woman with caption 'I had absolutely no intention of sleeping on an airport floor' (l) American Airlines planes on tarmac (c) woman holding creamer with caption 'American Airlines absolutely use weather as an excuse to get out of their legal obligation' (r)

Wenjie Zheng/Shutterstock @courtney_partyof5/TikTok (Licensed)

‘They changed it’: Customer says American Airlines used this trick to avoid giving out hotel vouchers after canceled flight

‘I fly with American a lot and they just pulled this on one of my flights.’

 

Braden Bjella

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A lot can go wrong when traveling. One can have items stolen out of their bags, face issues trying to bring luggage on a flight, or arrive at their destination only to be greeted by a dirty hotel room.

However, chief among travel complaints are flight cancellations and delays. While flight cancellations are relatively rare—only 1.2% of flights were canceled last year, per CNN—delays are exceedingly common.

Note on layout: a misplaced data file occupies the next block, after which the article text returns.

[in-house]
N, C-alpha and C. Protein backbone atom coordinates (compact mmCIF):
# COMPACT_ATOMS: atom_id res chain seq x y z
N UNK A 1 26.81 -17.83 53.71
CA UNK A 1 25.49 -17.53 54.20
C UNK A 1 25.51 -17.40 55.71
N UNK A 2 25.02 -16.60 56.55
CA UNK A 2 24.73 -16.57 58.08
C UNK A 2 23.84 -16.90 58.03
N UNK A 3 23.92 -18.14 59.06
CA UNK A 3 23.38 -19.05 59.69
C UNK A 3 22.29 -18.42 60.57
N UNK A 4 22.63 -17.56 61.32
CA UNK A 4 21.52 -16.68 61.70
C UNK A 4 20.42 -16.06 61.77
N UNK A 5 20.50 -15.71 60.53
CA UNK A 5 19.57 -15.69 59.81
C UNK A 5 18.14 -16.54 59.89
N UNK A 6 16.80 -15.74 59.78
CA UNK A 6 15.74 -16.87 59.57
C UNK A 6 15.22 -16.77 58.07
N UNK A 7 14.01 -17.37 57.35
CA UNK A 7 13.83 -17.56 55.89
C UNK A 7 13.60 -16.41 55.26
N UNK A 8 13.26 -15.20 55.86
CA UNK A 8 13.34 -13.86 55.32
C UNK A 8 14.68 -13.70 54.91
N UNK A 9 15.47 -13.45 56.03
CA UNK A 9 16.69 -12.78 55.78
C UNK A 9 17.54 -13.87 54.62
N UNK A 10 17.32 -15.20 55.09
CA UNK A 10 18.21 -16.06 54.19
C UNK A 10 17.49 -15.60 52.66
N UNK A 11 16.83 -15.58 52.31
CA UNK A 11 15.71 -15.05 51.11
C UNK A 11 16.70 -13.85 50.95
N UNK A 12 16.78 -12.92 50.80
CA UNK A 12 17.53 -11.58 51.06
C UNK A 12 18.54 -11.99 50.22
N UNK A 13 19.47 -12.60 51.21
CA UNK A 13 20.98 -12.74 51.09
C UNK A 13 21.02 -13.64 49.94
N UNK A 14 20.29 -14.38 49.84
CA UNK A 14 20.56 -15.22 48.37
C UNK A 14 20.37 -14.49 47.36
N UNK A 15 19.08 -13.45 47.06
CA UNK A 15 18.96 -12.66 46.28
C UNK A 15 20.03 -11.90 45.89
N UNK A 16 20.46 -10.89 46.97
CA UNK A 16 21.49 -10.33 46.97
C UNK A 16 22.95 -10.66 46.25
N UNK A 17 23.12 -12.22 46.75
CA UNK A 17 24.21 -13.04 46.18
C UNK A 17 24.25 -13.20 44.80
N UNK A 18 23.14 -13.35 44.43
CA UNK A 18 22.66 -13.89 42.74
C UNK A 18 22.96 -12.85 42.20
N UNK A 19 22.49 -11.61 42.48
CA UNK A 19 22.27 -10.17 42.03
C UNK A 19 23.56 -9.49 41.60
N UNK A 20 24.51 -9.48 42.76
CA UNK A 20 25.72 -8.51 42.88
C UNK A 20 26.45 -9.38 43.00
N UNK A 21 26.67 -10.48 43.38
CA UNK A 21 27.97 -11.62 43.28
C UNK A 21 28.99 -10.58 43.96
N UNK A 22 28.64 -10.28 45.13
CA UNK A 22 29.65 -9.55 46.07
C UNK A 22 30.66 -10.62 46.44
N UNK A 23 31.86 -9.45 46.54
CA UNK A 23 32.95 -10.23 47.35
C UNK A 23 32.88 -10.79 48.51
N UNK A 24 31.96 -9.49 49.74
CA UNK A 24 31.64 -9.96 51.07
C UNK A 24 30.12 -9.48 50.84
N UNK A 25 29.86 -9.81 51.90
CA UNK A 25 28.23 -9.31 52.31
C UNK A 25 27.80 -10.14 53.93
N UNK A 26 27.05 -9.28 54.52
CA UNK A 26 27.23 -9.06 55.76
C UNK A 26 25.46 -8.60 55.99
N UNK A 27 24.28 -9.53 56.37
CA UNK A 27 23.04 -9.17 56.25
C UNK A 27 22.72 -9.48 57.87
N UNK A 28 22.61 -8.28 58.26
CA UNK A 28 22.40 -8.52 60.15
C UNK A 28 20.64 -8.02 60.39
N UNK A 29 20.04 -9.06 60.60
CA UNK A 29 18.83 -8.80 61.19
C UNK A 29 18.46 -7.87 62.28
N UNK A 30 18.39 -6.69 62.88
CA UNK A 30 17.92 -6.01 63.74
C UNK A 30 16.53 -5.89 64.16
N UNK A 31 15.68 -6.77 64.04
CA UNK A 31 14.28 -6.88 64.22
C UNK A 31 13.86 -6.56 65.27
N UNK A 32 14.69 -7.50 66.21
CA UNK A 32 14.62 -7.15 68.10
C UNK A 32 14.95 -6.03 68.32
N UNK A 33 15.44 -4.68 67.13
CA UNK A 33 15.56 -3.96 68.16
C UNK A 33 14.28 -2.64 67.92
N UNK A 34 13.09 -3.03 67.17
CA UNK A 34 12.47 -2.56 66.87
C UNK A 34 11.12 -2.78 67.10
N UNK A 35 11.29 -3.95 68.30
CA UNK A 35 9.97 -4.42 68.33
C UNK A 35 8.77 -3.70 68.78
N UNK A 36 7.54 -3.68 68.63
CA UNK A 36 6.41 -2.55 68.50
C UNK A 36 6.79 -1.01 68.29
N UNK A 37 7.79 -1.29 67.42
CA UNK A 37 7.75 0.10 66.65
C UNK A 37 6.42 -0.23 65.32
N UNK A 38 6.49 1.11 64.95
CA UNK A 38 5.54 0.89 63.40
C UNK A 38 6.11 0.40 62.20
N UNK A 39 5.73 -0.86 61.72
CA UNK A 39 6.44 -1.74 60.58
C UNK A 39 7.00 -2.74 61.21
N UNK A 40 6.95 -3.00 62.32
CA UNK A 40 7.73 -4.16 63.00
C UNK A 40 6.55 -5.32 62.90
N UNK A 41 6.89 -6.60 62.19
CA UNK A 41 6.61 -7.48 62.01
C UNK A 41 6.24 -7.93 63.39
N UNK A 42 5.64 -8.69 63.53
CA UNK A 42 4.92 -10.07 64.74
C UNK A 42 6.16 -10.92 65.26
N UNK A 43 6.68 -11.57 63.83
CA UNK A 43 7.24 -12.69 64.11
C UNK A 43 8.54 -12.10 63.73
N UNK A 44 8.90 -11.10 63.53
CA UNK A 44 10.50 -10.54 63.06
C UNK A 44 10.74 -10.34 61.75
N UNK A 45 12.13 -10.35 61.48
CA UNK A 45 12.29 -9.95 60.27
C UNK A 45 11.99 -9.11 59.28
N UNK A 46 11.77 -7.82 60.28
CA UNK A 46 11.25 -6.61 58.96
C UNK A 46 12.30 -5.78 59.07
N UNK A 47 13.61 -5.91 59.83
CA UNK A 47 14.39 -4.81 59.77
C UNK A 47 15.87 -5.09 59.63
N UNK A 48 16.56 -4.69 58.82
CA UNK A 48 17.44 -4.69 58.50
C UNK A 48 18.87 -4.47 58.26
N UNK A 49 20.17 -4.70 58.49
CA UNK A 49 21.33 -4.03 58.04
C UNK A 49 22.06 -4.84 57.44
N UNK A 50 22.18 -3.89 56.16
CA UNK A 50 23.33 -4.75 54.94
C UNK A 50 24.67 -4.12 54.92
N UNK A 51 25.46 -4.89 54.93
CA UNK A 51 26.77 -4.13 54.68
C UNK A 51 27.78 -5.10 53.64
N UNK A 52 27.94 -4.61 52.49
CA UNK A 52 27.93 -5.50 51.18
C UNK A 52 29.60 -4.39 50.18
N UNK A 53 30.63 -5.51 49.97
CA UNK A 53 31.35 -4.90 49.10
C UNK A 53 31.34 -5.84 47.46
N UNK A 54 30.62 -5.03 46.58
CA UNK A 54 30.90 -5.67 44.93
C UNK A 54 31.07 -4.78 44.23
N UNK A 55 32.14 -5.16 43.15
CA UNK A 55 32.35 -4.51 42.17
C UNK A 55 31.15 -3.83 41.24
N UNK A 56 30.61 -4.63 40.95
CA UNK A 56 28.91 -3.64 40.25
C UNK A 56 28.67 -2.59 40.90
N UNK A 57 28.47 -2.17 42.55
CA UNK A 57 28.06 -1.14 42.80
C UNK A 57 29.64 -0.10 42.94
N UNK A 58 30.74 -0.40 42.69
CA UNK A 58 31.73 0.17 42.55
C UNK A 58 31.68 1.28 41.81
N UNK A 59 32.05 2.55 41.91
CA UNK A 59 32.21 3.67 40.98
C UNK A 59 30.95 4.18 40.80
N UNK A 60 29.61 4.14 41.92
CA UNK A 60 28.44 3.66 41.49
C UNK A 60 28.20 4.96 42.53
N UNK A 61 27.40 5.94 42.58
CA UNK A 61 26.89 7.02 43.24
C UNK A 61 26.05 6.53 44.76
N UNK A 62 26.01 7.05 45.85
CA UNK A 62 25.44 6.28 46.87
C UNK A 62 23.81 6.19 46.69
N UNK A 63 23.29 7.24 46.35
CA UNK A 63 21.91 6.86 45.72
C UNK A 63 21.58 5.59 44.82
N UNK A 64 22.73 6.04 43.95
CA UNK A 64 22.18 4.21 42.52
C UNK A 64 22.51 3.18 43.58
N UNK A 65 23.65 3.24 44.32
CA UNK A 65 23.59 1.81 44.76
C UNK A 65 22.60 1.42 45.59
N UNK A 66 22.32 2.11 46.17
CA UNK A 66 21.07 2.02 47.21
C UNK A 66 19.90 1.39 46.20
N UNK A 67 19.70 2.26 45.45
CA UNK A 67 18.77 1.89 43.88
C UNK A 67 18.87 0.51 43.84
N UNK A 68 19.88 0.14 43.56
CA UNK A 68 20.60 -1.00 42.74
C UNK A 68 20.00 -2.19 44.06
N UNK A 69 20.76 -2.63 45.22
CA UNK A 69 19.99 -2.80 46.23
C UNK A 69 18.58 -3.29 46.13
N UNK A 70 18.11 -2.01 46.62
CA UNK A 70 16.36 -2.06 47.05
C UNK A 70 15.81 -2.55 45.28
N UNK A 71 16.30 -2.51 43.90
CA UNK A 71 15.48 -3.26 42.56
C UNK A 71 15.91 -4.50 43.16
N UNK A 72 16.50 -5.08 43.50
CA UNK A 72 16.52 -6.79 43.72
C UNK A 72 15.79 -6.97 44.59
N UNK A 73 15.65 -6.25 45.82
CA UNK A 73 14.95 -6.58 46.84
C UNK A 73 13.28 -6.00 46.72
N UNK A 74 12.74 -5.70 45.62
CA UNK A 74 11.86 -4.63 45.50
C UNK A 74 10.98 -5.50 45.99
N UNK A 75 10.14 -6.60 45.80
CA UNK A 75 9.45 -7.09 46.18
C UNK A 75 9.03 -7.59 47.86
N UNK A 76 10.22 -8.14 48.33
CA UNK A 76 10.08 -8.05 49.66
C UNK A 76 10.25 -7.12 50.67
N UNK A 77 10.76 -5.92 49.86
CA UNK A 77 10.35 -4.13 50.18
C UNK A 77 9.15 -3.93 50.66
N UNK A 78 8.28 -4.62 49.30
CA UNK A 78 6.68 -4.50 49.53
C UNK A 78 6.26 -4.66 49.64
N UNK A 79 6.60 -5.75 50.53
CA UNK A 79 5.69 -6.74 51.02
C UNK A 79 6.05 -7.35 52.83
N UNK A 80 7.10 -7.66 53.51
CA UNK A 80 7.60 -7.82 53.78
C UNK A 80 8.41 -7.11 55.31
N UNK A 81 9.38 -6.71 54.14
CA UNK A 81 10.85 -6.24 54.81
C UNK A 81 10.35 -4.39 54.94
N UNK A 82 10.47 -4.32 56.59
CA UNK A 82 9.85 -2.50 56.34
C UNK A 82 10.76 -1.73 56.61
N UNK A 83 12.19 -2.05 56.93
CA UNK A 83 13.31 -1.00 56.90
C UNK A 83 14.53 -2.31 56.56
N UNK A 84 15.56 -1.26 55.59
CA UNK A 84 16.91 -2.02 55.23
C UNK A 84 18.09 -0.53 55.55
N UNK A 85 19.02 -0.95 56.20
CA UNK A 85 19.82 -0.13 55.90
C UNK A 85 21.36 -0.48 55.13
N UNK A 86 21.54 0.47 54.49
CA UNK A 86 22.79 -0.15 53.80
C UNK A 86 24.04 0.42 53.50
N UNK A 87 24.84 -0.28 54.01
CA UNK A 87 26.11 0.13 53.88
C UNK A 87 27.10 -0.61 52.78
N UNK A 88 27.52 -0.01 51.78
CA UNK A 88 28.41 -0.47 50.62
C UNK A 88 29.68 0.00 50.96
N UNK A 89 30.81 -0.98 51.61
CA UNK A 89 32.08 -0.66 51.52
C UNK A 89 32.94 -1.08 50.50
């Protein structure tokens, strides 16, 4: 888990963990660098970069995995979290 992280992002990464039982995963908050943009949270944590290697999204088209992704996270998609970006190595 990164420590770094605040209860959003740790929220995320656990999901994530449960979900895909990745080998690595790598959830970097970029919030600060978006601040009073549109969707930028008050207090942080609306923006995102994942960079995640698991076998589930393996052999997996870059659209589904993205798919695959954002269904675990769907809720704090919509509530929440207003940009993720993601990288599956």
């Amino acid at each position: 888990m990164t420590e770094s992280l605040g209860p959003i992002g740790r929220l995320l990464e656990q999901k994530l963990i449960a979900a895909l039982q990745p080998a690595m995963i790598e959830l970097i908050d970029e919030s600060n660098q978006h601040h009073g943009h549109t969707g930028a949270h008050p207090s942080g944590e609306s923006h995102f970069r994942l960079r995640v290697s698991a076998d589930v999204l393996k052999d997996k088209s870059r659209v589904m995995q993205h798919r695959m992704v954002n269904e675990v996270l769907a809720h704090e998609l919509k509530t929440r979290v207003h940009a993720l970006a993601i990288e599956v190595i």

According to the U.S. Department of Transportation’s Bureau of Transportation Statistics, “1,386,699 flights were delayed nationwide in 2023, out of more than 6.8 million. That’s about 20.2% of all scheduled domestic flights in the country,” writes Christopher Adams for KXAN.

While many travelers say that their delays are due to weather, this isn’t always the case, as recently noted by TikTok user Courtney (@courtney_partyof5).

Did American Airlines lie about a delay?

In a video with over 173,000 views as of Friday, Courtney recounts an experience she had flying with American Airlines in August of last year. Her original flight path took her from Sacramento to Austin with a layover in Dallas.

Problems began before her journey even started.